How can I best prepare students to live their faith out in public schools?
Speaking of his students, Aristotle said there are basically two times to get a boy’s attention. The first is between the ages of one to five and the second between the ages of fifteen to twenty. After that he is a lost cause, said Aristotle.
Those are two very formative periods. The period from one to five is when a child learns his or her place in the world—his or her identity—and leaves with a world picture. But when a child leaves high school, he or she has a worldview. Those are two different things.
The difference is the complex analytical capacity that comes in adolescence: the ability to understand one mind among other minds. It’s the ability to understand that what this child has received from mom and dad is not exactly what everyone else receives from their mom and dad. What they receive from the preacher is not what others are hearing. There are alternative worldviews.
I would simply say that there is an offensive and a defensive play here. Both of them are very important.
Offensively, we need to help students when they are thirteen to understand how to judge other truth claims and worldviews—because they are going to be inundated with them—by the unchanging authority of God’s Word. Build in them, insofar as you are able, an instinct to turn to the Word of God and to trust the Word of God. There is no way you can comprehensively prepare them for all the intellectual challenges they are going to face, but you can at least model for them what it means to trust in Scripture and to know that there is a way of understanding all truth that is accountable to God.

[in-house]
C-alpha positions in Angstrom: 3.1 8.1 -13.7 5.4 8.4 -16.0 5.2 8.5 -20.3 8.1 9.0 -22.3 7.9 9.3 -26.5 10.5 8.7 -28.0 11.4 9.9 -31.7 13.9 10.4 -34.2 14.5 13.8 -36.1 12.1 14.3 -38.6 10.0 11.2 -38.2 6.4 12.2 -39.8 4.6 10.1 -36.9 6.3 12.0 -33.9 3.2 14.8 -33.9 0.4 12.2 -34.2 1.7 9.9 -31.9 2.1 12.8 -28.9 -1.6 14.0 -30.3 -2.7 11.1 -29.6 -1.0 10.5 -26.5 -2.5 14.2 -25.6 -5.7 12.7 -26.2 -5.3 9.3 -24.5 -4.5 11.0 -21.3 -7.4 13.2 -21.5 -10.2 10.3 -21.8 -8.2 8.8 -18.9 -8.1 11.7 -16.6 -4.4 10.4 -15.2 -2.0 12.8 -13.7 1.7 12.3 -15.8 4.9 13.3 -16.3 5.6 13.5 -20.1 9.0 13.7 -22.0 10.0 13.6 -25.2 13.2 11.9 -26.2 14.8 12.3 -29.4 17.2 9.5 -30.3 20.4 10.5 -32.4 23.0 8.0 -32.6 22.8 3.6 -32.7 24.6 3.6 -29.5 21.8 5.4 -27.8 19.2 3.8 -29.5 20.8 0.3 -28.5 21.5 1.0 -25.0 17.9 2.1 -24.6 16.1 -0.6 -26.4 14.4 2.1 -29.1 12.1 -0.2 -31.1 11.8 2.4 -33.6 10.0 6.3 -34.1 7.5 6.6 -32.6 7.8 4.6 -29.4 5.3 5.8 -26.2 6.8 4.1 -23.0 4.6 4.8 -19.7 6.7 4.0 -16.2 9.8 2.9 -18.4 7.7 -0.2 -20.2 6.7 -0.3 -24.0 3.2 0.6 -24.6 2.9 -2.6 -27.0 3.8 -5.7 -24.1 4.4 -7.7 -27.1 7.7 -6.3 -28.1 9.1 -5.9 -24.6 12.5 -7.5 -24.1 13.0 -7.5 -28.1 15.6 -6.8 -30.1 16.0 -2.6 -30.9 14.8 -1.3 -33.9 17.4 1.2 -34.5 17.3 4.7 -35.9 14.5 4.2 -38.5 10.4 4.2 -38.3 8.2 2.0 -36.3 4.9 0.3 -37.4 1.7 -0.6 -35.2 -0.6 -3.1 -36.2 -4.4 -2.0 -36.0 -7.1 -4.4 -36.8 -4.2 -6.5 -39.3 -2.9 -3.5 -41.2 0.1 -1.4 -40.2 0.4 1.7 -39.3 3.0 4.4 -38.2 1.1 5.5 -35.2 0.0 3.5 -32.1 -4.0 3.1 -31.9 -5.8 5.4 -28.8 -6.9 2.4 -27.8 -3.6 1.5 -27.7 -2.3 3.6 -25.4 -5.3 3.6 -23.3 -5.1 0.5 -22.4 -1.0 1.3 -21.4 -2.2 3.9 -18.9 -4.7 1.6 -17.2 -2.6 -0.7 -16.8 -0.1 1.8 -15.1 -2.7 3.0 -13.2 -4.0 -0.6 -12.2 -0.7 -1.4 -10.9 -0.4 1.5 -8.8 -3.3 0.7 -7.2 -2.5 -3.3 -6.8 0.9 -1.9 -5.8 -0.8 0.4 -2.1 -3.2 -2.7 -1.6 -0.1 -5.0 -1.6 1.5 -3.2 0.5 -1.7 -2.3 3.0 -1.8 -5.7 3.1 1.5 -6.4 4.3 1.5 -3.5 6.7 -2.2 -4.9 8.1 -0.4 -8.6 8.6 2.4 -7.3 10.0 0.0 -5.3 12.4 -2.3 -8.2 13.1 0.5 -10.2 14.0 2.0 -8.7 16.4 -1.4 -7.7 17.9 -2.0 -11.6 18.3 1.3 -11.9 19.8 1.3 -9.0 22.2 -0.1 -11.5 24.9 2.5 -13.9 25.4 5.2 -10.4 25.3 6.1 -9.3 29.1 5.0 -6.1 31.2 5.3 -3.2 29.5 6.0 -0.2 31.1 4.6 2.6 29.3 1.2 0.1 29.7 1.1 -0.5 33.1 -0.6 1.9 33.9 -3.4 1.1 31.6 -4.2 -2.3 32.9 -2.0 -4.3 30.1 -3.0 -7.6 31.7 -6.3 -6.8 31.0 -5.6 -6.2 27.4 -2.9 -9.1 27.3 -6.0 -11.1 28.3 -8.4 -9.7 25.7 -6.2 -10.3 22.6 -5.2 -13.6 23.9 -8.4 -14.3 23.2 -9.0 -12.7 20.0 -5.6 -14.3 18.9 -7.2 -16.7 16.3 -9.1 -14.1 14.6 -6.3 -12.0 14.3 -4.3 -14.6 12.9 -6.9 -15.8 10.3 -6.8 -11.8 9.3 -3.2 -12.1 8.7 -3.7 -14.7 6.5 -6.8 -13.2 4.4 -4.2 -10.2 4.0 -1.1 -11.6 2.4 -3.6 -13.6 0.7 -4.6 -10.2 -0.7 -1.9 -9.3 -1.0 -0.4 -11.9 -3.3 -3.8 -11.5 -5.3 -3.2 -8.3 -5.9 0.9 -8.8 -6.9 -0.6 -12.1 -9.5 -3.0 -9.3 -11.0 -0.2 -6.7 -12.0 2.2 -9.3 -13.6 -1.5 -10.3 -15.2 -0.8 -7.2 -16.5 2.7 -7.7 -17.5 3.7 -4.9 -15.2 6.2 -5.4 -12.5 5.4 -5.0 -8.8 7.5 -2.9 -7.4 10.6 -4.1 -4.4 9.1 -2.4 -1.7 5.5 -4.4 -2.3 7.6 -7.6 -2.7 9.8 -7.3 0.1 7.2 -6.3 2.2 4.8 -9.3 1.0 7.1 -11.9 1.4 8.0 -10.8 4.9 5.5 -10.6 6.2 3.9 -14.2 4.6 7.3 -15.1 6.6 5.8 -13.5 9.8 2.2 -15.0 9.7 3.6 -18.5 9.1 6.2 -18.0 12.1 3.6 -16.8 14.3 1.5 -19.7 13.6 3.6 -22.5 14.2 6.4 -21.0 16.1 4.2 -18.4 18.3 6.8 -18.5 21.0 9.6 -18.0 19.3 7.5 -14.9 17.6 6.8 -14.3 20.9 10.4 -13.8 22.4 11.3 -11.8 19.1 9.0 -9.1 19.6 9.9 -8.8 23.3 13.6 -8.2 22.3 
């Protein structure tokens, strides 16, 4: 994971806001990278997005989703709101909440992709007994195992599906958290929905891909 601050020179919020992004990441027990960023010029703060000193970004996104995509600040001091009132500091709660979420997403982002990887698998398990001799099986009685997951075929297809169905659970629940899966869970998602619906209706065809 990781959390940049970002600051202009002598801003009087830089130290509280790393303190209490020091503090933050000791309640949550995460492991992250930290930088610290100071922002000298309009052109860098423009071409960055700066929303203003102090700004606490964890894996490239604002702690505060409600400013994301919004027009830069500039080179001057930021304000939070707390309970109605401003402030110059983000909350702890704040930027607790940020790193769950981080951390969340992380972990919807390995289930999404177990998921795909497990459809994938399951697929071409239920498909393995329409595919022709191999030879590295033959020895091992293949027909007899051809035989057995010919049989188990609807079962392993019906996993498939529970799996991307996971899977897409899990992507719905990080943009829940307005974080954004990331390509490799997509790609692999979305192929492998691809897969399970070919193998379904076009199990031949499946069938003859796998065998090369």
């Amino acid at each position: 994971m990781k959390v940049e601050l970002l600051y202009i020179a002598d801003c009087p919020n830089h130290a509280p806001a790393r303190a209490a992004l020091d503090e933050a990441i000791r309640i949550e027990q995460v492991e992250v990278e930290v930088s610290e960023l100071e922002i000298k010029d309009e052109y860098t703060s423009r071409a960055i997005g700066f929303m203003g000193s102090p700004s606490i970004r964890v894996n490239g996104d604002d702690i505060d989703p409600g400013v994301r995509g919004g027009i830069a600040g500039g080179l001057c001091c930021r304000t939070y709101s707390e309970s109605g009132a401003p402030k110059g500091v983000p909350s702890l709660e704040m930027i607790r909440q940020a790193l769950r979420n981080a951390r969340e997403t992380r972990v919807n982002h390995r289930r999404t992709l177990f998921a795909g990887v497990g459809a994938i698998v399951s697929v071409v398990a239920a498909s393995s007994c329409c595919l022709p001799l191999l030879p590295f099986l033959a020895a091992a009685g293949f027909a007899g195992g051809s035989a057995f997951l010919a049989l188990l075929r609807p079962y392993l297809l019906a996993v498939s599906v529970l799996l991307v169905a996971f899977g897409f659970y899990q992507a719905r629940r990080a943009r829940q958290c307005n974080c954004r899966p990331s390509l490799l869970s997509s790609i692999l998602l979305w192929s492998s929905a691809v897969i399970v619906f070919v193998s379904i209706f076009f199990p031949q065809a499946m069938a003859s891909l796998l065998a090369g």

And defensively, this is very important: it’s not just their minds, it’s their hearts. It’s important to talk to a thirteen-year-old and let them know that a battle for their minds is ensuing but also a battle for their hearts. The defensive play is not only to pray for them and to teach them, but also to help them understand your joy in Christ. Because there are all kinds of competing affections that are going to be presented to them very quickly. Let your affection for Christ be something that they remember.
Lightly edited for readability, this is a transcript of Albert Mohler’s answer given at our 2017 National Conference. To ask Ligonier a biblical or theological question, just visit Ask.Ligonier.org or message us on Facebook or Twitter.